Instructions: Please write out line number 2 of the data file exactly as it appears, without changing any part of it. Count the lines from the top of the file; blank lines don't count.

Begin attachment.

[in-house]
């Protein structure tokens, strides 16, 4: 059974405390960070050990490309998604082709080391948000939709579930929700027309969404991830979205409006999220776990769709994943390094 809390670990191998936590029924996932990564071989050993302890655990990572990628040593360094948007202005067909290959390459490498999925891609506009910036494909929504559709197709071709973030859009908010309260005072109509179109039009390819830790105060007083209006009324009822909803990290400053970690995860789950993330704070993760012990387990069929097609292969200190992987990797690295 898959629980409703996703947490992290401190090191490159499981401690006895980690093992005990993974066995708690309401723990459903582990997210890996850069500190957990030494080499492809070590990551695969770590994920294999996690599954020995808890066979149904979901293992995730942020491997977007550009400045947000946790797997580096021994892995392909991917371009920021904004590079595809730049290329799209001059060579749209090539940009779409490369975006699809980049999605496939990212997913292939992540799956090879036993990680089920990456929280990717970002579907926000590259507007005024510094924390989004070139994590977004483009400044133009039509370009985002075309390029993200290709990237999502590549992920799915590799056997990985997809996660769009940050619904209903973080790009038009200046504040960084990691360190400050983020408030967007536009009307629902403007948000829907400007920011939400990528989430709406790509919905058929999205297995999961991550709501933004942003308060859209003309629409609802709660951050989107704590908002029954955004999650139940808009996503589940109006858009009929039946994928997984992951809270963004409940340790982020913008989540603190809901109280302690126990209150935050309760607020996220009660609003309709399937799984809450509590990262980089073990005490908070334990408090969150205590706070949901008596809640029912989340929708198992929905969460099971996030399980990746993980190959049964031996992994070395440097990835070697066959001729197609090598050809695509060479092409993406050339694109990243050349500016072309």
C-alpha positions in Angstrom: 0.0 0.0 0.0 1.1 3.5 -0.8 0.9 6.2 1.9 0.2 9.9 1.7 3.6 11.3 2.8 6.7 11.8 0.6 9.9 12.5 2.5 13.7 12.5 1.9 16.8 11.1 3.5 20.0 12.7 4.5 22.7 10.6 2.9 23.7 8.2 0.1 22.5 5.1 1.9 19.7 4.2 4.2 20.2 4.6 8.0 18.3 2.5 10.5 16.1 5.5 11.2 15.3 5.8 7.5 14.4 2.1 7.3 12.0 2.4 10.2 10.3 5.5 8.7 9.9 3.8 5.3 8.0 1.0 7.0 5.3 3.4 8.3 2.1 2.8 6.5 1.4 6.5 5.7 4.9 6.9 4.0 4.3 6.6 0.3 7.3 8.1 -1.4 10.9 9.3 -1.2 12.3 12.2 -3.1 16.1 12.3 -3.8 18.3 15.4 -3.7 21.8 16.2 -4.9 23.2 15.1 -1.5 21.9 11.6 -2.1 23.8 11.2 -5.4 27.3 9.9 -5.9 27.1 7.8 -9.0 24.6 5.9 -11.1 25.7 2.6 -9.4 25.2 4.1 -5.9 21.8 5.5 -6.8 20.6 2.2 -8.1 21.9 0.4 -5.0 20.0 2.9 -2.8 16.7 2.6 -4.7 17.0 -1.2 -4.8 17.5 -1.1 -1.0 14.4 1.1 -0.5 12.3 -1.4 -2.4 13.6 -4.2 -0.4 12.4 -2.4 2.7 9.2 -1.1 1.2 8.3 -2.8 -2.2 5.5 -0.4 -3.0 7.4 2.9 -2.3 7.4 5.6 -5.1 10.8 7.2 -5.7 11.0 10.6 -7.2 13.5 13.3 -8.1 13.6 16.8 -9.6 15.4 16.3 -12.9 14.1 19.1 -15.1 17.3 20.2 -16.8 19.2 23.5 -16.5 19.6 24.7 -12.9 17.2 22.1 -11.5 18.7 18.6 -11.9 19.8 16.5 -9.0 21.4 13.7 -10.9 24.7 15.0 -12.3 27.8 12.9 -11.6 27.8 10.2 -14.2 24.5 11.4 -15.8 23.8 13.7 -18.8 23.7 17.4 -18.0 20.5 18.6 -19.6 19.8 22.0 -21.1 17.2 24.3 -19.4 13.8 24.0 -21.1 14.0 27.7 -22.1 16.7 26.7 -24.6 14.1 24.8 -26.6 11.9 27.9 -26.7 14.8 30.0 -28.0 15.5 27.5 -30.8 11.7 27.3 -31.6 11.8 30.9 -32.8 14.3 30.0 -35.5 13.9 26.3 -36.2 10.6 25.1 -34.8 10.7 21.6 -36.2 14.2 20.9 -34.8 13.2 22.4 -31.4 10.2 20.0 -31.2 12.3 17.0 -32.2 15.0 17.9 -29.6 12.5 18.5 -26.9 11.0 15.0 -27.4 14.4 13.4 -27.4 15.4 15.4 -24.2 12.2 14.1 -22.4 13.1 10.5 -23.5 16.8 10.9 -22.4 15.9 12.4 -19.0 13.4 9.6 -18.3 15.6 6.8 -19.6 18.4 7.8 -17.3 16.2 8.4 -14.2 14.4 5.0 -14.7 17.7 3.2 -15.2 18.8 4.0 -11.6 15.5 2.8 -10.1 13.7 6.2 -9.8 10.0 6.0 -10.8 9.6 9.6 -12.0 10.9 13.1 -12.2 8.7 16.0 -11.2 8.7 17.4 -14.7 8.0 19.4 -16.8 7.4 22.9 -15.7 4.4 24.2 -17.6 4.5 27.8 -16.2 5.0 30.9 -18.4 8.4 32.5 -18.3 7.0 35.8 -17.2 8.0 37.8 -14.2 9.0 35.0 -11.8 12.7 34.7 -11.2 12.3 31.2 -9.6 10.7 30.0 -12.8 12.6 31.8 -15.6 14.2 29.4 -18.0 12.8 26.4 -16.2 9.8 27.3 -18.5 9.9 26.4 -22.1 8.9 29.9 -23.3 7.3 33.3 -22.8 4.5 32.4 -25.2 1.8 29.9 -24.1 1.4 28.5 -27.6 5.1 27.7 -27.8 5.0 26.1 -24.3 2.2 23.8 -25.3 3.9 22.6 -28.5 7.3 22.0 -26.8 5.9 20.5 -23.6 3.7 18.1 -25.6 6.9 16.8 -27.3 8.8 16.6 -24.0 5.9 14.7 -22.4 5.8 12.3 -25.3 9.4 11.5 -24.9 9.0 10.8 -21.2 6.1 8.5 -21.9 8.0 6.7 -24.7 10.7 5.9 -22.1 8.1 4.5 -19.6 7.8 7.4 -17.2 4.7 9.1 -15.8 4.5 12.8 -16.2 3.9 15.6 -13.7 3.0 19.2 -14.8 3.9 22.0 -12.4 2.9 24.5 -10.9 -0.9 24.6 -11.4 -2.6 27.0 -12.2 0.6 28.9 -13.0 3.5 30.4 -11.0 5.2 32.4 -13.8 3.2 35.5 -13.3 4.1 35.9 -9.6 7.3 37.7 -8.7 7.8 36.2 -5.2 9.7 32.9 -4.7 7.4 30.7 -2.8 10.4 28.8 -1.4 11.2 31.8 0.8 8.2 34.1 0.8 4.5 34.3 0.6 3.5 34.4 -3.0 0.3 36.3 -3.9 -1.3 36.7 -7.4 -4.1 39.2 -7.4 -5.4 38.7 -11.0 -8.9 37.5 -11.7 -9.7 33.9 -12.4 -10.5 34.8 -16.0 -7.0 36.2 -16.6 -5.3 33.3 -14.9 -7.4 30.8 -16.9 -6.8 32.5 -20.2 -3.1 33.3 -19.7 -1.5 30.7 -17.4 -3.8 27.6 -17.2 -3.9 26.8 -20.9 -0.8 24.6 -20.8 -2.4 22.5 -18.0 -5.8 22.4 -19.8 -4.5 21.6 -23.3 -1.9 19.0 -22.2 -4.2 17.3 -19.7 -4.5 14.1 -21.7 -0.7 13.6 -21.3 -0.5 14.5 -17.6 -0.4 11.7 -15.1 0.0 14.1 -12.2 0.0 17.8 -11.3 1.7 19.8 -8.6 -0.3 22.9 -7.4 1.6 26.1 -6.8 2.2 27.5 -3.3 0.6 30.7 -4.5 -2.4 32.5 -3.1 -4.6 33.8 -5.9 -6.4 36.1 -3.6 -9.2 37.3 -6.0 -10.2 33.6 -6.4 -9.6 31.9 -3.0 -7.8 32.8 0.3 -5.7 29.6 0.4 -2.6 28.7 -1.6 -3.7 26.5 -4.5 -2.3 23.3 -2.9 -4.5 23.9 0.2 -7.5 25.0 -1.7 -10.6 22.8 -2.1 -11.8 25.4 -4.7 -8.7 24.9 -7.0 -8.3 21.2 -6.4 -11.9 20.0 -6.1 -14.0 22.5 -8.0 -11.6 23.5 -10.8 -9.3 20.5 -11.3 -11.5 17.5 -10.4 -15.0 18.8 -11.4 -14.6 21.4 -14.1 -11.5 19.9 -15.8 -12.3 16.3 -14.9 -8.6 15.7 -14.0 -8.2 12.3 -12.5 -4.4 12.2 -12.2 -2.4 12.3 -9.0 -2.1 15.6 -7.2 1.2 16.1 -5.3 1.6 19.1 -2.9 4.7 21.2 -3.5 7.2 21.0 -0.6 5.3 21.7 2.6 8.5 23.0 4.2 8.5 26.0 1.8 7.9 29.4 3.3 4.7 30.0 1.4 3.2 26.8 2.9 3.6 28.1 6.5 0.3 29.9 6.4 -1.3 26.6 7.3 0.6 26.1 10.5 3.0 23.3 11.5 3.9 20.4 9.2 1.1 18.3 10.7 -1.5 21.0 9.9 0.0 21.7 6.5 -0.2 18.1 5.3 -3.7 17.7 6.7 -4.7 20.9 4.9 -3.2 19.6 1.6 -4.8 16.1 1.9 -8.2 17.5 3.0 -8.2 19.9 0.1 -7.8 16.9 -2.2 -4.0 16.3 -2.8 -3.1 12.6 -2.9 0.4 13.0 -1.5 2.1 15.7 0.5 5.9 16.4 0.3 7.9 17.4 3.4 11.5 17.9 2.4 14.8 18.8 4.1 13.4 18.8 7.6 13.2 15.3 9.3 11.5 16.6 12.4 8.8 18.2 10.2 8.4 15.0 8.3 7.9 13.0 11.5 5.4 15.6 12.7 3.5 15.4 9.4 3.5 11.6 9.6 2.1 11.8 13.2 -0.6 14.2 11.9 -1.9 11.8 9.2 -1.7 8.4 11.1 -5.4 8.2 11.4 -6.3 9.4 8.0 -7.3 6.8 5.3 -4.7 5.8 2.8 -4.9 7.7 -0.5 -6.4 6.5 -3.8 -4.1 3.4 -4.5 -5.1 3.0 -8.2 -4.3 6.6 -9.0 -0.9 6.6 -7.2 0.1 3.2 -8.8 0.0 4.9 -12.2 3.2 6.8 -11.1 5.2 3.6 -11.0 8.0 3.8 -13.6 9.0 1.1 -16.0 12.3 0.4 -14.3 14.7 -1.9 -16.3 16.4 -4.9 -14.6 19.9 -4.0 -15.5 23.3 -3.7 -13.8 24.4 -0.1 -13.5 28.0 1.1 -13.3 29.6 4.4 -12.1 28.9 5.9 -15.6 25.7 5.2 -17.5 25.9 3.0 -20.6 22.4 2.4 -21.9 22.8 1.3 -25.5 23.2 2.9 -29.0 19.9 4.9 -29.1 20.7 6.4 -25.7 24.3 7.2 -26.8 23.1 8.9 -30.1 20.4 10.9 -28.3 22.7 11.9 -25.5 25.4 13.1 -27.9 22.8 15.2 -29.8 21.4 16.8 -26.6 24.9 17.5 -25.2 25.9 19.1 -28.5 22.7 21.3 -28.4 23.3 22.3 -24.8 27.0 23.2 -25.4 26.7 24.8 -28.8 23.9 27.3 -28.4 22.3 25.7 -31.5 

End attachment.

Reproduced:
């Protein structure tokens, strides 16, 4: 059974405390960070050990490309998604082709080391948000939709579930929700027309969404991830979205409006999220776990769709994943390094 809390670990191998936590029924996932990564071989050993302890655990990572990628040593360094948007202005067909290959390459490498999925891609506009910036494909929504559709197709071709973030859009908010309260005072109509179109039009390819830790105060007083209006009324009822909803990290400053970690995860789950993330704070993760012990387990069929097609292969200190992987990797690295 898959629980409703996703947490992290401190090191490159499981401690006895980690093992005990993974066995708690309401723990459903582990997210890996850069500190957990030494080499492809070590990551695969770590994920294999996690599954020995808890066979149904979901293992995730942020491997977007550009400045947000946790797997580096021994892995392909991917371009920021904004590079595809730049290329799209001059060579749209090539940009779409490369975006699809980049999605496939990212997913292939992540799956090879036993990680089920990456929280990717970002579907926000590259507007005024510094924390989004070139994590977004483009400044133009039509370009985002075309390029993200290709990237999502590549992920799915590799056997990985997809996660769009940050619904209903973080790009038009200046504040960084990691360190400050983020408030967007536009009307629902403007948000829907400007920011939400990528989430709406790509919905058929999205297995999961991550709501933004942003308060859209003309629409609802709660951050989107704590908002029954955004999650139940808009996503589940109006858009009929039946994928997984992951809270963004409940340790982020913008989540603190809901109280302690126990209150935050309760607020996220009660609003309709399937799984809450509590990262980089073990005490908070334990408090969150205590706070949901008596809640029912989340929708198992929905969460099971996030399980990746993980190959049964031996992994070395440097990835070697066959001729197609090598050809695509060479092409993406050339694109990243050349500016072309």